“How long do you think it’s been since they serviced these things?” Jonas asked.
He’d intended the question for his best friend, Flora, but she was engaged with the woman sitting across the aisle from them.
She flipped the pages of a bridal magazine reprinted from an issue that came out nearly a century ago “You can’t do white,” Flora said, tucking her black hair behind one ear. As if the rules from before the dragon invasion actually mattered.
Her friend, Kimberly, if Jonas recalled right, groaned and her response sounded like more of a whine than a word.
“You know why,” Flora said, in a tone that Jonas had thought she’d saved only for dealing with him. He crossed his arms and looked out the window at the wooded trees on either side of the road.
“Help me out,” Flora had said, “my worker is getting married and has no idea what kind of dress to get. You’re gay so you’re good at this kind of thing, right?” He was, but that didn’t mean he wanted to use his entire day off helping a stranger shop for a wedding dress. The plump woman should be more worried about shrinking her waistline than picking the perfect gown. He had a feeling he would be to blame when she found herself looking not as thin as she liked in every dress he suggested.
The bus lurched to a stop, and Jonas decided the driver might be more to blame for the bumpy ride than the actual bus. He looked at the ten-foot wall surrounding the central city, Kearney, and shuddered. He didn’t like the reminder of how large the beasts were that those walls had been built to keep out.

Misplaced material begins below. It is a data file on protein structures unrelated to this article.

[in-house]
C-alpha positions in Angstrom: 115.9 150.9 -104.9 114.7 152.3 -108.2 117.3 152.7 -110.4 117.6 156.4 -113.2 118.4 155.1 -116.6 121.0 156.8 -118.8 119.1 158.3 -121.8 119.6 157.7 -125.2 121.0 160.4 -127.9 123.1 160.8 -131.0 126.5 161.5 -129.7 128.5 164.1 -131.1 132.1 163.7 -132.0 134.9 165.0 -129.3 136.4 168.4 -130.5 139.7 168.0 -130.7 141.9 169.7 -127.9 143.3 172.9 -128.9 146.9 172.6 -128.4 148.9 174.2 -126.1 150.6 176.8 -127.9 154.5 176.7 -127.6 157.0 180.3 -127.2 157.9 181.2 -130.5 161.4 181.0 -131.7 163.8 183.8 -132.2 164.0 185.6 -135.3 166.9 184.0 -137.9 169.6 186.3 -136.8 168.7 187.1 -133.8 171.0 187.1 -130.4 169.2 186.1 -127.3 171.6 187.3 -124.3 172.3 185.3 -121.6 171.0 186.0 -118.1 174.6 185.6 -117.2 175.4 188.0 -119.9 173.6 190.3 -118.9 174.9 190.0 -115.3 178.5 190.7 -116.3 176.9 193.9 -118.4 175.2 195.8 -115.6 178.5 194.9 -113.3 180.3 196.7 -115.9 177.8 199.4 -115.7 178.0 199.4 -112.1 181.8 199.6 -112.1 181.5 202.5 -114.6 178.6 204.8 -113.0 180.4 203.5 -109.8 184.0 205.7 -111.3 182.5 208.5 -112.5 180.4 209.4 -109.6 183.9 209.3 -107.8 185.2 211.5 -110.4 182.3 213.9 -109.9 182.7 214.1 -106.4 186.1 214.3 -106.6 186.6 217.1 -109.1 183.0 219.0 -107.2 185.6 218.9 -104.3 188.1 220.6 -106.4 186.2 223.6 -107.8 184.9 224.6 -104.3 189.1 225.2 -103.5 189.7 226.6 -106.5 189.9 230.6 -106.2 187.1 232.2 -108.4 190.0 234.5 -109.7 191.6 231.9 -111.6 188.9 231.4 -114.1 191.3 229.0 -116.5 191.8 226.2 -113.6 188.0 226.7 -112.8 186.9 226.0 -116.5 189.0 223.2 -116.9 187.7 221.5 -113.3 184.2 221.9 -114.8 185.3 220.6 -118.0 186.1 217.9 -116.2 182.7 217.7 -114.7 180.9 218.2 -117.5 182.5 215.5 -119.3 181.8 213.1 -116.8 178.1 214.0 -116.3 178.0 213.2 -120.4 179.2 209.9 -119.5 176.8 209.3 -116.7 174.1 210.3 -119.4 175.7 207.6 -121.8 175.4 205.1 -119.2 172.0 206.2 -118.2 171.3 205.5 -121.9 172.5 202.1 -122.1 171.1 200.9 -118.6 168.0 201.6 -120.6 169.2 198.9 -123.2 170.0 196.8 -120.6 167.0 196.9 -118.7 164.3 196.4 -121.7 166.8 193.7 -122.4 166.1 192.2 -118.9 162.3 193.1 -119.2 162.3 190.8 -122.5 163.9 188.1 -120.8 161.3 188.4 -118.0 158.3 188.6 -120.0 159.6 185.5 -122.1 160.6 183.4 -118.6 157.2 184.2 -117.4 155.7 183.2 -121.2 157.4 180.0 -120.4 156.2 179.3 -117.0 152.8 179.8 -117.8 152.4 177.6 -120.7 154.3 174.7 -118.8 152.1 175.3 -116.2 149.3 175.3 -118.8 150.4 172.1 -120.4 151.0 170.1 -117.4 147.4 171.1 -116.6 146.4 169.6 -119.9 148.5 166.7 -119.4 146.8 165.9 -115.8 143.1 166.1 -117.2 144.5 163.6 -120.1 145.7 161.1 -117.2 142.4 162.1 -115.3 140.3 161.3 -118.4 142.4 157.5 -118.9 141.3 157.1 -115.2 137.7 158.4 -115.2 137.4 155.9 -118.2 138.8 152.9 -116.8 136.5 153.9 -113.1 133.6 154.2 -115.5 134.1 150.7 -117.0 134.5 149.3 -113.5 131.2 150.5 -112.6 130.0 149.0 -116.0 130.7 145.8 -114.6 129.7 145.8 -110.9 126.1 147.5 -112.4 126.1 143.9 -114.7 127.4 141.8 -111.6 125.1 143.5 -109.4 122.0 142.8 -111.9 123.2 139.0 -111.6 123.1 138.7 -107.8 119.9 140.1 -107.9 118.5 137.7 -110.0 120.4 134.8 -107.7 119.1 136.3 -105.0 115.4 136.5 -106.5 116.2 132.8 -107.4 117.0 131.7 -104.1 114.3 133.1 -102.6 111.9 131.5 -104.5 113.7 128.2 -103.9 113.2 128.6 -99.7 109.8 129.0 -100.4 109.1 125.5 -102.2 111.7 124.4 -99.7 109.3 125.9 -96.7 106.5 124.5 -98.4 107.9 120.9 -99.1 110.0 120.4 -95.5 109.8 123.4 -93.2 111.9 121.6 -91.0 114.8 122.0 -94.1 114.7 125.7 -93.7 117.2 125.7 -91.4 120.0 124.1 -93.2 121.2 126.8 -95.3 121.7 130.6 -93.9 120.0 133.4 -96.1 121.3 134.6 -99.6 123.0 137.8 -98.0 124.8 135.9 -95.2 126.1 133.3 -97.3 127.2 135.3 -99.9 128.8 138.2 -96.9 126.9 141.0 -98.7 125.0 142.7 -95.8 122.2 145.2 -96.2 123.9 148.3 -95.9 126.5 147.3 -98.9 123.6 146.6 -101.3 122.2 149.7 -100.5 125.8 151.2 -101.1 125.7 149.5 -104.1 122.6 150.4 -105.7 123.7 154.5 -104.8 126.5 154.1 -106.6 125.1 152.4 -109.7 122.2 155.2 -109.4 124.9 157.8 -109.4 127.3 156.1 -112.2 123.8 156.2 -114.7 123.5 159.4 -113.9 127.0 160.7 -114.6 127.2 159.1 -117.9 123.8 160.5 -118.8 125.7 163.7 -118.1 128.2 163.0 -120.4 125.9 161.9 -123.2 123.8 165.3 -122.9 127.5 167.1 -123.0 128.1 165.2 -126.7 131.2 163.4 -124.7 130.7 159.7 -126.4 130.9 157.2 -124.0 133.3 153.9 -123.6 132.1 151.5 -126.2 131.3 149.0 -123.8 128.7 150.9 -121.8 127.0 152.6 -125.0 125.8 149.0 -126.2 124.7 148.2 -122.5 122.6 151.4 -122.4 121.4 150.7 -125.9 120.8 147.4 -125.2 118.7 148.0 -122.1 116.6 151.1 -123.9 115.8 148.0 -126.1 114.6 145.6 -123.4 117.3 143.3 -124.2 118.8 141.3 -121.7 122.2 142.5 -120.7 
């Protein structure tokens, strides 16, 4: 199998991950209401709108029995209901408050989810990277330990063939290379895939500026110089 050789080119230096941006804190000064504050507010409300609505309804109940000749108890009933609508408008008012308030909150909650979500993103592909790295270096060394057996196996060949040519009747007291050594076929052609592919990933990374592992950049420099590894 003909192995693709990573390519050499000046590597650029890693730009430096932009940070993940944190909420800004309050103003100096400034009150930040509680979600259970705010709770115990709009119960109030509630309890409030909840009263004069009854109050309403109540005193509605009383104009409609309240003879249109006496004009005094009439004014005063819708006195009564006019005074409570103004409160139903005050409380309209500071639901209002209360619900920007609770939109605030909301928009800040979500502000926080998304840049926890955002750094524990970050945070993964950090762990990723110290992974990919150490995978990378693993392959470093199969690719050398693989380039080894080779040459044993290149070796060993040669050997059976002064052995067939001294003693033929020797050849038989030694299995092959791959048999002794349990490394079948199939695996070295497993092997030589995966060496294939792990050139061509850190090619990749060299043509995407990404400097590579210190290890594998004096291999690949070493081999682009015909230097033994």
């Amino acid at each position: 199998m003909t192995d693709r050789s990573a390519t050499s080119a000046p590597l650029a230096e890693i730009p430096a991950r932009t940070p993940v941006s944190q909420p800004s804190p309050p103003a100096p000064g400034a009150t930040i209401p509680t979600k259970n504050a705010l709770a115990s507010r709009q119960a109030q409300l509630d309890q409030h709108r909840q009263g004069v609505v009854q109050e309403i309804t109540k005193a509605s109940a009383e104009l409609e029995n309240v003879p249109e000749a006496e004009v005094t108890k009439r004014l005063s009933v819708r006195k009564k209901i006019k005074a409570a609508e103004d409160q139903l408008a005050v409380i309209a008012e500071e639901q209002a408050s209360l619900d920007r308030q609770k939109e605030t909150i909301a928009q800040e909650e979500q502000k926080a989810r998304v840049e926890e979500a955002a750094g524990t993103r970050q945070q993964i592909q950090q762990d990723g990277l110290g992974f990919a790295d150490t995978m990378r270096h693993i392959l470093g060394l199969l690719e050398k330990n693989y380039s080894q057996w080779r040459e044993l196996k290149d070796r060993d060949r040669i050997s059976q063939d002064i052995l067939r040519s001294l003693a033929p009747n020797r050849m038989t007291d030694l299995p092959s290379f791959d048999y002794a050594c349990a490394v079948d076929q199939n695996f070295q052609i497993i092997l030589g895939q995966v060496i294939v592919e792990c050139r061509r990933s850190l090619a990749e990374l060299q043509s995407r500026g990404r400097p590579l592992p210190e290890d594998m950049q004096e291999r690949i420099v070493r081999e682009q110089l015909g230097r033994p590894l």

The bus doors opened and a gray uniformed guard boarded. He went down the rows, holding a scanner. Each person seated held up their wrist and allowed him to scan the barcode on the underside. Jonas winked and batted his eyes at the boyish-looking guard as he scanned his wrist, but the man didn’t even look at Jonas’ face. Shouldn’t the guard at least look at the people? Couldn’t a dragon get one of these tattoos and easily smuggle himself in? He opened his mouth to whisper a complaint to Flora but she was still chattering with Kimberly. She hadn’t even paused when the guard had stopped to scan her.
“Ridicu—” Jonas started to utter his disgust at her rudeness but a loud wail interrupted him. The sound had once been reserved for tornado drills, but now the horns warned of a deadlier threat.
“Everyone off the bus, single file, inside the perimeter wall, now,” the guard directed.
Jonas obeyed and fell in step behind Flora. He’d been through plenty of drills at the dome so it wasn’t that odd.
“This is not a drill,” the guard said, as if he could read his mind. “Hurry up.”
“Not a drill?” Jonas asked. He glanced at the gaggle of school kids in the back of the bus. “Why would the dragons be scheduled to visit the city when kids are in route to the schools?”
He wasn’t asking anyone in particular, but the guard standing next to the bus doors as Jonas stepped down must have heard him.
“Zackariah is here,” the guard said with a nod.